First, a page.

Park et al JCI 2010 Fig 2
Clonal evolution during in situ to invasive breast carcinoma progression1

What’s a tumor?

In some ways, that’s a bad question (never mind the answer) because it implies that a tumor is a single thing. But we know that’s not true. A tumor, by the time we can detect it, is a collection of many cells, at least billions of them, and those cells are not all the same. I’m not even talking about the normal cell types that are incorporated into a tumor (things like blood vessels and support cells). Even cells that are unambiguously cancerous are very different within a tumor. And of course, that’s important for the things we’re most interested in, prognosis and treatment, because it’s not the average tumor cell that we’re most concerned about, it’s the subset of tumor cells that are most resistant to treatment, or that are most aggressive.

The development of this variation is really fundamental to how we understand tumor formation and tumor growth. Cancerous cells don’t just appear, fully ready to metastasize and grow. What happens is that a normal cell mutates slightly and gains a little advantage. Most of its progeny stay like that, but one of them mutates again and changes a little more, and then one of that cell’s progeny mutates again, and so on. It probably takes at least a half-dozen mutations, over many cell generations, before a normal cell has progressed through to a detectably cancerous cell.  (I’ve talked about this before, here.)

Also, since truly normal cells simply don’t mutate that many times — there are too many checks and repair systems to allow a half-dozen mutations to accumulate in a single human’s2 lifetime — one of the mutations is probably in the check/repair system, turning the cancerous pathway into a mutator pathway as well.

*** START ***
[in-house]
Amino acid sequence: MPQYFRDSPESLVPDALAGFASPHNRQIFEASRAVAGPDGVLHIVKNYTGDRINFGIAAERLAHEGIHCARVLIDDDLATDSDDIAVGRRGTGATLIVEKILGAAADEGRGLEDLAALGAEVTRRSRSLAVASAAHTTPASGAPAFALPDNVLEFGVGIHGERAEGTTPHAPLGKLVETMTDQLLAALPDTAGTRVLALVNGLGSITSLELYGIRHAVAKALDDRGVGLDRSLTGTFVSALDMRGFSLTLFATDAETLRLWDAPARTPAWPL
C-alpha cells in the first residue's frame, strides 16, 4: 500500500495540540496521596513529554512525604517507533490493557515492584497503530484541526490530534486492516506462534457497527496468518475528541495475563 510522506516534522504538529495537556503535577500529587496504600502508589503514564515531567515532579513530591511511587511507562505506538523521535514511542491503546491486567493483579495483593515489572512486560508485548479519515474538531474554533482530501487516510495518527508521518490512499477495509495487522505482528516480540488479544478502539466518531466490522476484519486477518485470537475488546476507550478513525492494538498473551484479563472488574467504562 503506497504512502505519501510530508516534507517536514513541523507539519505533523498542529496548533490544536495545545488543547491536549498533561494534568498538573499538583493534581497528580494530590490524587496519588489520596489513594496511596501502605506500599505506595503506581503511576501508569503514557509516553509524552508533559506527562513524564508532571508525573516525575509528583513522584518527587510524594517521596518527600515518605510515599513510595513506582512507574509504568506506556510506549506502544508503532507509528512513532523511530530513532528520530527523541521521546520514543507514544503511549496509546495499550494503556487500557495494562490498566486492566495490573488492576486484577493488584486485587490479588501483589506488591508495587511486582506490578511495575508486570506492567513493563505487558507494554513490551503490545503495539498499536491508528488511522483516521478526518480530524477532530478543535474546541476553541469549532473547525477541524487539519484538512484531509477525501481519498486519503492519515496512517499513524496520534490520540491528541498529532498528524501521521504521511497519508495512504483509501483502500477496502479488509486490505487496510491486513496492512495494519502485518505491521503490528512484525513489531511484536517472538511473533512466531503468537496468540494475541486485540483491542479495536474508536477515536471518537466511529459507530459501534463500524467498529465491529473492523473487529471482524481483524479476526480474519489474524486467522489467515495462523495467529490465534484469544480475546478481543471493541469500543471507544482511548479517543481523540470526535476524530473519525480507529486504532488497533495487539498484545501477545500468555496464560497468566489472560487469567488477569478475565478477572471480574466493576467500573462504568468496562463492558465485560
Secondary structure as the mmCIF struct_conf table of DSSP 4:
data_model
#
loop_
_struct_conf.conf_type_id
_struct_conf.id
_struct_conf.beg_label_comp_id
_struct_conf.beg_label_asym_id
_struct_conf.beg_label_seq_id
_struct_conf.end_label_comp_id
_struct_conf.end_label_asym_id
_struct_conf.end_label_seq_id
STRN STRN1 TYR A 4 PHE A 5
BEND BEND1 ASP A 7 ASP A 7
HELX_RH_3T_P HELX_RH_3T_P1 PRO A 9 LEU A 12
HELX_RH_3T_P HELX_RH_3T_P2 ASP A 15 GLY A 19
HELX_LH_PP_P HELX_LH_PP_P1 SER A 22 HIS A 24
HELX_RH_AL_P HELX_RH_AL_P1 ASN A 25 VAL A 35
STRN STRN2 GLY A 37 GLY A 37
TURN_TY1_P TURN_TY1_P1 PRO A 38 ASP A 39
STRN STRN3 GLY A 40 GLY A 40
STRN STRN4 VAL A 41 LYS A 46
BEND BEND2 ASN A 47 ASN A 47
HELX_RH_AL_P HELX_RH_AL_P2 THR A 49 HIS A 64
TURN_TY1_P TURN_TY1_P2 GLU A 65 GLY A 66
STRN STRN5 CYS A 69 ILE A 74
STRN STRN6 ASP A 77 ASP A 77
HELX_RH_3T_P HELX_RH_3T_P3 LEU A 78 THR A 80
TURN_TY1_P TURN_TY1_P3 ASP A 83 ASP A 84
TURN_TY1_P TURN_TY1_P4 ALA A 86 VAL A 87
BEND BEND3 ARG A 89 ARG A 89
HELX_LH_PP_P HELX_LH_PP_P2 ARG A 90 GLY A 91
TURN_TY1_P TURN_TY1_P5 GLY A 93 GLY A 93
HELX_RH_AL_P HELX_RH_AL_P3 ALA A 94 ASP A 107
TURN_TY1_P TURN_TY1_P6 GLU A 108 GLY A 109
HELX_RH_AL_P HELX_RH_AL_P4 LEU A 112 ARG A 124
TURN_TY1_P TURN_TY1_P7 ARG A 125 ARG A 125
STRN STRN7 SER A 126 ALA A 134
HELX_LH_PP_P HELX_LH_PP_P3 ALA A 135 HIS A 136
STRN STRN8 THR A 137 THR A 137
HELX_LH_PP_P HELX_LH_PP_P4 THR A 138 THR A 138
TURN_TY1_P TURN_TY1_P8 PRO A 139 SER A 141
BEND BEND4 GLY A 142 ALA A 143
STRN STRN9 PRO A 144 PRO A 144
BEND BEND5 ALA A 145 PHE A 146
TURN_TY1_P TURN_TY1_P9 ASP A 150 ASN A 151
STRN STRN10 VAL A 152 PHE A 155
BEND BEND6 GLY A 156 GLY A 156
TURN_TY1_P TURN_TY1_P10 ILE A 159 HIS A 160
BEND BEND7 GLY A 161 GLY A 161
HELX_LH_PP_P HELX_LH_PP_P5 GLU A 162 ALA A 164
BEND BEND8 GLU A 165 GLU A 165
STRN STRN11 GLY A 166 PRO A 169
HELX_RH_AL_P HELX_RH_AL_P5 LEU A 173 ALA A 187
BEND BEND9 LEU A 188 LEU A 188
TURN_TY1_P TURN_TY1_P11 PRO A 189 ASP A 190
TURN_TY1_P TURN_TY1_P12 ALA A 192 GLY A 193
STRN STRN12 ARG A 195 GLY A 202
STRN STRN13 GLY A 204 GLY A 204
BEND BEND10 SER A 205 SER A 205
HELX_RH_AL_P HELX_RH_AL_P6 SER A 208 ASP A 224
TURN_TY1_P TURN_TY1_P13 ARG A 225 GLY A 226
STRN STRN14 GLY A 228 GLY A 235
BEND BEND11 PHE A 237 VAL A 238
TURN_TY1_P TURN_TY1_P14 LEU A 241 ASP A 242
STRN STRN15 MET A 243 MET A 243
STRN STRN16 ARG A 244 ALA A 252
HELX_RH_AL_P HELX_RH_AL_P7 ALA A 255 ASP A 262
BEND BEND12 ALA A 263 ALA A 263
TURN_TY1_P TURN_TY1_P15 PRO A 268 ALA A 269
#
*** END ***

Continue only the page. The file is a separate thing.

So we expect tumors to be made up of many different cell types, and this is indeed what we see:

With rare exceptions, human malignancies are thought to originate from a single cell, yet by the time of diagnosis, most tumors display startling heterogeneity in cell morphology, proliferation rates, angiogenic and metastatic potential, and expression of cell surface molecules. 1

So how diverse are tumors?

That’s been a hard question to answer, because you’d need tools to look at individual cells, and you’d also need some way of expressing that diversity. A recent paper1 looked at diversity in breast cancer using some individual-cell tools, which I’m not going to discuss, and took an interesting approach to describing the variability:

… we applied diversity measures from the ecology and evolution sciences to our copy number data. These diversity measures estimate the number and distribution of species in a certain geographical area or environmental niche. In our context, a species is a cancer cell population … Hence, a region of a tumor containing cancer cells with 3 different copy number ratios is interpreted to contain 3 distinct “species.” 1

They suggest that this way of describing tumors could be a useful aid to prognosis and to predicting response to therapy, offering a quantitative description of tumor variability (which might correlate with the tumor’s potential for spread and escaping treatment).

I hadn’t thought of tumors as ecosystems before, but I wonder if the analogy could be taken further by considering, say,cytotoxic T lymphocytes as predators …


  1. Park, S., Gönen, M., Kim, H., Michor, F., & Polyak, K. (2010). Cellular and genetic diversity in the progression of in situ human breast carcinomas to an invasive phenotype Journal of Clinical Investigation DOI: 10.1172/JCI40724[][][][]
  2. let alone a mouse’s lifetime[]